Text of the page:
Pertussis immunity and epidemiology: mode and duration of vaccine-induced immunity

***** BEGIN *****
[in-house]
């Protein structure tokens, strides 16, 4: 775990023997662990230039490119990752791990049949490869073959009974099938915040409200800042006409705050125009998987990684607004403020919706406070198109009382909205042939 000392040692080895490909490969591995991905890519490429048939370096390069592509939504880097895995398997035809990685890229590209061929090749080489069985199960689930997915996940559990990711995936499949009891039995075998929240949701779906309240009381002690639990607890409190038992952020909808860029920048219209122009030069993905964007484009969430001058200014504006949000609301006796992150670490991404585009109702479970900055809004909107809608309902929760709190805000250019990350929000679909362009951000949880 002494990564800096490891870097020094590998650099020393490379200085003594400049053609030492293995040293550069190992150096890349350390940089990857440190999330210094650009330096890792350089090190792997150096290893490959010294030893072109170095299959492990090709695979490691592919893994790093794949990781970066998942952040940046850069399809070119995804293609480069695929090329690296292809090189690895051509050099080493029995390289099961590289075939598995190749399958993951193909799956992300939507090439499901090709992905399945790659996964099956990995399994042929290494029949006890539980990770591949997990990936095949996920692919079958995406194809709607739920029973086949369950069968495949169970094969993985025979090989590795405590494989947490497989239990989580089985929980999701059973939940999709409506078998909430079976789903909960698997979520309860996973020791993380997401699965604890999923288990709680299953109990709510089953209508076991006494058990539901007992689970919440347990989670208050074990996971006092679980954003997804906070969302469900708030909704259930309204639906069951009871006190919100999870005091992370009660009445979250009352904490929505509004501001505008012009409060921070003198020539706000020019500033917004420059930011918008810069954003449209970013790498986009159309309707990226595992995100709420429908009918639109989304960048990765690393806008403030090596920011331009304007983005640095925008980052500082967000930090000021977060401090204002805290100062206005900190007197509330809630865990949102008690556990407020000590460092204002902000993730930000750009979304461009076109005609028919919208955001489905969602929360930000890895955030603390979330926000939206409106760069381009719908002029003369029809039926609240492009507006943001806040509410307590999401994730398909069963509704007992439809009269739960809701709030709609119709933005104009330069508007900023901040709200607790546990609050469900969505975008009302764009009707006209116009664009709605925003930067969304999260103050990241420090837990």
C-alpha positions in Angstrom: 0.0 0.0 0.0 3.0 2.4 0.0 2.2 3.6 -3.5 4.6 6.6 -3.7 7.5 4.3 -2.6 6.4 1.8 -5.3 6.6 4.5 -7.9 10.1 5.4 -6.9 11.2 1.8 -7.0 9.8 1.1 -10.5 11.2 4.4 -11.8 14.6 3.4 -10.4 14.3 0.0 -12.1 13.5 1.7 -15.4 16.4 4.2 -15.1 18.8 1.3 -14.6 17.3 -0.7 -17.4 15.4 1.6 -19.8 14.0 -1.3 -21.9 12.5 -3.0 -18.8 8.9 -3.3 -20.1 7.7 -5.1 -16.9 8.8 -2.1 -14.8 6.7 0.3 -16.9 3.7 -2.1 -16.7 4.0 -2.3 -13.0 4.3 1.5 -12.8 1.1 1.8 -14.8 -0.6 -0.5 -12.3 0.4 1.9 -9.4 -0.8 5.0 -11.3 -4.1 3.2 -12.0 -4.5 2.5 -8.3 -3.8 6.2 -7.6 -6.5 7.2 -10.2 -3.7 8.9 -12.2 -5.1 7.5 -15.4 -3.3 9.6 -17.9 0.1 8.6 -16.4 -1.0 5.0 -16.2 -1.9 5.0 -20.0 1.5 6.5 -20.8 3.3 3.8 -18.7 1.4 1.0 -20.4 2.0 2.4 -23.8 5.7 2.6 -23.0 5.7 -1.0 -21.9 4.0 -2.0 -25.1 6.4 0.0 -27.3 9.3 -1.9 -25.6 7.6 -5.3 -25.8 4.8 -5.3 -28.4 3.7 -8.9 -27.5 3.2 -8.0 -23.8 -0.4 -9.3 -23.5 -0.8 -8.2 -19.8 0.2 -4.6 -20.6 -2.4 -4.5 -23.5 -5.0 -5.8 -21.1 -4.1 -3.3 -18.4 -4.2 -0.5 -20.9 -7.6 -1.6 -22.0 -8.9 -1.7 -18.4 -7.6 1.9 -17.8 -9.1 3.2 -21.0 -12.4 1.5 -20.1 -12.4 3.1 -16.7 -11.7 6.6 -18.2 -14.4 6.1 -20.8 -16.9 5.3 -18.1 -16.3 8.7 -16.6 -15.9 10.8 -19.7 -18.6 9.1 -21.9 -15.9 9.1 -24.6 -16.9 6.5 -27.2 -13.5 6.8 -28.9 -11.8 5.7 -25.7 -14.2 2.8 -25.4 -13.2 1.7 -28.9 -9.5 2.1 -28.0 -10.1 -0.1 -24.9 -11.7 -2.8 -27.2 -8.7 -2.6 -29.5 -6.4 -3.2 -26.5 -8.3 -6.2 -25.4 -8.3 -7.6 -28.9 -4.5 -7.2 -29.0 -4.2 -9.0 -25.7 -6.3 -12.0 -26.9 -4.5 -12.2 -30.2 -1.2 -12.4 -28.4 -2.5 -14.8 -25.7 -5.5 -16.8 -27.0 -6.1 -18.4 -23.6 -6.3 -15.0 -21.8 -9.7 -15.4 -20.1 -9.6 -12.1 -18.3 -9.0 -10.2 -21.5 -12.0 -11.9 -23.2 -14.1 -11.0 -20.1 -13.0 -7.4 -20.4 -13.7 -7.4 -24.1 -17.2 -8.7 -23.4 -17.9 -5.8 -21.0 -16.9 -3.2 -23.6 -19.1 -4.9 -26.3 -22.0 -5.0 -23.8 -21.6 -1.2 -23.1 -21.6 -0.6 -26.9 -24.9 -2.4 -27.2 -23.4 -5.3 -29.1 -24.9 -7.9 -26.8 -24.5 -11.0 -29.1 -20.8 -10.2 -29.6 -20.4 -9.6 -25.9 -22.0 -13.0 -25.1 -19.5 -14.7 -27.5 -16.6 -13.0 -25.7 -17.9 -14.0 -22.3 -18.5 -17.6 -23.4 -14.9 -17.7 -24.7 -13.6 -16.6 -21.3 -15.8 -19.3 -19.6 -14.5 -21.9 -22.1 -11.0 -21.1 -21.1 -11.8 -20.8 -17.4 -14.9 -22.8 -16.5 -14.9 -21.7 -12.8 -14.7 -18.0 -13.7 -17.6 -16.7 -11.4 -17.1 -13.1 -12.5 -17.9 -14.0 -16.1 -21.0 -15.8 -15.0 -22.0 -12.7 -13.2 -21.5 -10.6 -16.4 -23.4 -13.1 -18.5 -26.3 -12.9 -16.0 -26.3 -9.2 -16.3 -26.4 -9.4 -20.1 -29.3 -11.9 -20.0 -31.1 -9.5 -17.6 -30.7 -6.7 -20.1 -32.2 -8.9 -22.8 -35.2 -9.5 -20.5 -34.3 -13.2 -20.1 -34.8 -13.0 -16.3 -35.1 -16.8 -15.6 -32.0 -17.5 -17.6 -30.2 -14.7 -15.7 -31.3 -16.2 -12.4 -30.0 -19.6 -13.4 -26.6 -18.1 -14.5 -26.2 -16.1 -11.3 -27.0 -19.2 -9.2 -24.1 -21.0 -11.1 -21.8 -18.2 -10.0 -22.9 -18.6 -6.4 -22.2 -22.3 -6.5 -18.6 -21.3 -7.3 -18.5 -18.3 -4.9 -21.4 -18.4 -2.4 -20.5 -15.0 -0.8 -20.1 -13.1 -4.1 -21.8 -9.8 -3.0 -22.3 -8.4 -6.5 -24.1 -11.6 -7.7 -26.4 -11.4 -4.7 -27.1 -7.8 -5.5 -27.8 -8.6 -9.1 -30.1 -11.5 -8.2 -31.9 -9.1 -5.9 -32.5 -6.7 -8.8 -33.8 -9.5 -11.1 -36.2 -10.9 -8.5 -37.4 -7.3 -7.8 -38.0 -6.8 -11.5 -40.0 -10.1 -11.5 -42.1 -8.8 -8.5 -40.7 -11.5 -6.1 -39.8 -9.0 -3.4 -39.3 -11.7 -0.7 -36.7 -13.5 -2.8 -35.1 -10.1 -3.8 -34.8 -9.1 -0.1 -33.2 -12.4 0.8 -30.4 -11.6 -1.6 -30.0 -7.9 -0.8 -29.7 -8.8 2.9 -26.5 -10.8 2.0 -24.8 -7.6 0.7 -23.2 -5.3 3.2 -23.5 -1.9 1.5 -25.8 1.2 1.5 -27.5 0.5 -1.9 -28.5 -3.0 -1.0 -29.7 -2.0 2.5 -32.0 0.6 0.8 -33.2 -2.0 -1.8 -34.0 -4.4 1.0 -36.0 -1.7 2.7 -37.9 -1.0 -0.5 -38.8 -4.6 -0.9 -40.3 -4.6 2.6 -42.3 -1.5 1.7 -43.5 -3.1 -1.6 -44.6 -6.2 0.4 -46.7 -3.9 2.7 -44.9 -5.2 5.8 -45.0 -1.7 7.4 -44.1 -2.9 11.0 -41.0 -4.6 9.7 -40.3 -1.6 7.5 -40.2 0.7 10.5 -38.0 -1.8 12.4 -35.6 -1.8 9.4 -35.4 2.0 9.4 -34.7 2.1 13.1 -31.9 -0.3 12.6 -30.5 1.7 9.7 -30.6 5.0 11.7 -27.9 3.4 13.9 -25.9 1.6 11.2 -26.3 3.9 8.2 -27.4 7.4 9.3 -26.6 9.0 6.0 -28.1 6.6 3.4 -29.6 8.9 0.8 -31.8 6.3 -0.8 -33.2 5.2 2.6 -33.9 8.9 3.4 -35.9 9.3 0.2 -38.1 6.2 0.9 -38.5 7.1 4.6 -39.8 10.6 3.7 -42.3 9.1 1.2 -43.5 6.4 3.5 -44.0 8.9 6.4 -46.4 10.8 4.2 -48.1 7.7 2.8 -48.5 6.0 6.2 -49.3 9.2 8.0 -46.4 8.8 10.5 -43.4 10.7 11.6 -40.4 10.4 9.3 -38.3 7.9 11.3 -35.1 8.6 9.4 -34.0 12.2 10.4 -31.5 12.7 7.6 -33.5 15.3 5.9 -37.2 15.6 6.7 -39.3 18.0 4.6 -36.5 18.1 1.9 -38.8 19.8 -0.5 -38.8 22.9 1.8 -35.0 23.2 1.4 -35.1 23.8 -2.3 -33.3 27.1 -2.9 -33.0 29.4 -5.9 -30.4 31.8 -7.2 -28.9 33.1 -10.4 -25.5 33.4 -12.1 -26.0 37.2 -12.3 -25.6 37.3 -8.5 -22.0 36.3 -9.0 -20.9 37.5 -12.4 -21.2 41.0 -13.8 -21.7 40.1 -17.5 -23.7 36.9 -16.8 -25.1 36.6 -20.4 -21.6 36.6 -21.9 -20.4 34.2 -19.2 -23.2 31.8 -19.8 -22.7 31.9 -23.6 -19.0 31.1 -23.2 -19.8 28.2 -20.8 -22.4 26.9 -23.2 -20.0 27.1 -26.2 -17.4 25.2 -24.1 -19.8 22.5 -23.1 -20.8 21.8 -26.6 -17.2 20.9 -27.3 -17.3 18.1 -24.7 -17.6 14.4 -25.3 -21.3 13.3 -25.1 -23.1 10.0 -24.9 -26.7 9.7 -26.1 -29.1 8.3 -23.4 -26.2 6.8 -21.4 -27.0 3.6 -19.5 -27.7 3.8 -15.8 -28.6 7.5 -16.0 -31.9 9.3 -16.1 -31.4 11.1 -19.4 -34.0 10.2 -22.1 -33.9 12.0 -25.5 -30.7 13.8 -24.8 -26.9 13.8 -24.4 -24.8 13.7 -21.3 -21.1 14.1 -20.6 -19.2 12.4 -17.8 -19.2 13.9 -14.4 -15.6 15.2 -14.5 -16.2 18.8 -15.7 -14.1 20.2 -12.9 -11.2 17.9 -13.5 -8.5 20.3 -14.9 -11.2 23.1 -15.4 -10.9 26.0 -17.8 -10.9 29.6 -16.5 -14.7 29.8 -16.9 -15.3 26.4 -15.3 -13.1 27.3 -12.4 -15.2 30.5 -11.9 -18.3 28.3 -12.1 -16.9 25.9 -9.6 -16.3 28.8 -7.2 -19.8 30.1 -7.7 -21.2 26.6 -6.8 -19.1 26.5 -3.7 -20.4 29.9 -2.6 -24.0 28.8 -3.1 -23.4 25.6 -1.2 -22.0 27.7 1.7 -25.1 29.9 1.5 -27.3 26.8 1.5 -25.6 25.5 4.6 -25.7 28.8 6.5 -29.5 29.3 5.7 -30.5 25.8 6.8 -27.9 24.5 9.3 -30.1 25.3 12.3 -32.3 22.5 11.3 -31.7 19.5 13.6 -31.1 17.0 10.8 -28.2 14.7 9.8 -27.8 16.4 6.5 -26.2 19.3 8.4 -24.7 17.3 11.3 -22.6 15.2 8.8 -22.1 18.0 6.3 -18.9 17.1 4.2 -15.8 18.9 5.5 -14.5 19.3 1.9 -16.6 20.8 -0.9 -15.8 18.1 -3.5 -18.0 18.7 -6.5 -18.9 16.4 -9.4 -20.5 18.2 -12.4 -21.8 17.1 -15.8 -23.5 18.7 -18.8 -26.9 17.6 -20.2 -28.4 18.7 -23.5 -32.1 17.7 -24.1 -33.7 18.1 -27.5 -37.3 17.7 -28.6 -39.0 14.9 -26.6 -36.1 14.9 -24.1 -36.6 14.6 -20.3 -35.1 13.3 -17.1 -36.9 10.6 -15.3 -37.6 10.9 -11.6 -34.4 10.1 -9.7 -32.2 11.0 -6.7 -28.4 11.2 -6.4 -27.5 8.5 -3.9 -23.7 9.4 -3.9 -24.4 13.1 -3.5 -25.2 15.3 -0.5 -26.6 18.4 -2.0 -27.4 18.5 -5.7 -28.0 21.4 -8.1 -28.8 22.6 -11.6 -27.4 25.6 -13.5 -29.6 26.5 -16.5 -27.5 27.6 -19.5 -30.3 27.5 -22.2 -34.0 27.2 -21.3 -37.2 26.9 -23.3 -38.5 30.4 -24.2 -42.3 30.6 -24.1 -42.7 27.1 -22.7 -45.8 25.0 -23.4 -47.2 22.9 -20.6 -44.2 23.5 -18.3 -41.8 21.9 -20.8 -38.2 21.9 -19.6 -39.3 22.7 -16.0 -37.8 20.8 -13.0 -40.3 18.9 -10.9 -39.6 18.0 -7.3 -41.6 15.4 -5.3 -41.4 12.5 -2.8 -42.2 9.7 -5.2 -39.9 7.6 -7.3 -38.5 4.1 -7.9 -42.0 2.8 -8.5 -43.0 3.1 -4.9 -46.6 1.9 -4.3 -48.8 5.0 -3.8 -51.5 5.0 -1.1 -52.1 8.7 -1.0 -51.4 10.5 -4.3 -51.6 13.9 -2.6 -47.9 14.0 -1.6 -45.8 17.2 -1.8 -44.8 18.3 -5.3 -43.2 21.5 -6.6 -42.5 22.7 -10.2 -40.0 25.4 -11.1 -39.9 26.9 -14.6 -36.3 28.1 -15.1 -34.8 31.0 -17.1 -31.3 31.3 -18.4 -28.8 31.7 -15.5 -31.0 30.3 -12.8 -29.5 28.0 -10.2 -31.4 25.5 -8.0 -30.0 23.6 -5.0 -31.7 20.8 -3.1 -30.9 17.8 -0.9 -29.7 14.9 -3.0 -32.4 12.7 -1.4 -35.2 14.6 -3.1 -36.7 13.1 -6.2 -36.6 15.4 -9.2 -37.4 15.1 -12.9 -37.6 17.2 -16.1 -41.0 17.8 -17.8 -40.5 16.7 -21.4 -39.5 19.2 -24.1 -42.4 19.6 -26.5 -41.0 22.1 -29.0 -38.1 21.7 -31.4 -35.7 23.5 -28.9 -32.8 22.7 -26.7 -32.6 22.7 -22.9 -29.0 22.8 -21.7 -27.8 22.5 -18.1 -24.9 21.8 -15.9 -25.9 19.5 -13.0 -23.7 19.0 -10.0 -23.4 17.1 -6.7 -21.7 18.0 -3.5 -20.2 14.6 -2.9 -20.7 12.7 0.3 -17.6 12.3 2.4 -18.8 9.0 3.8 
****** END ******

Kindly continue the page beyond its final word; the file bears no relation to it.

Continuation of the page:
The resurgence of pertussis in some countries that maintain high vaccination coverage has drawn attention to gaps in our understanding of the epidemiological effects of pertussis vaccines. In particular, major questions surround the nature, degree, and durability of vaccine protection. To address these questions, we examined regional time series incidence data from Italy in the period immediately following the introduction of acellular pertussis vaccine (aP) using mechanistic transmission models. Our results concur with recent animal-challenge experiments wherein infections in aP-vaccinated individuals proved as transmissible as those in naïve individuals but much less symptomatic. On the other hand, the data provide evidence for vaccine-driven reduction in susceptibility, which we quantify via a synthetic measure of vaccine impact. As to the precise nature of vaccine failure, the data do not allow us to distinguish between leakiness and waning of vaccine immunity, or some combination of these. Across the range of well-supported models, the nature and duration of vaccine protection, the age profile of incidence, and the range of projected epidemiological futures differ substantially, underscoring the importance of the remaining unknowns. We identify key data gaps: sources of data that can supply the information needed to eliminate these remaining uncertainties.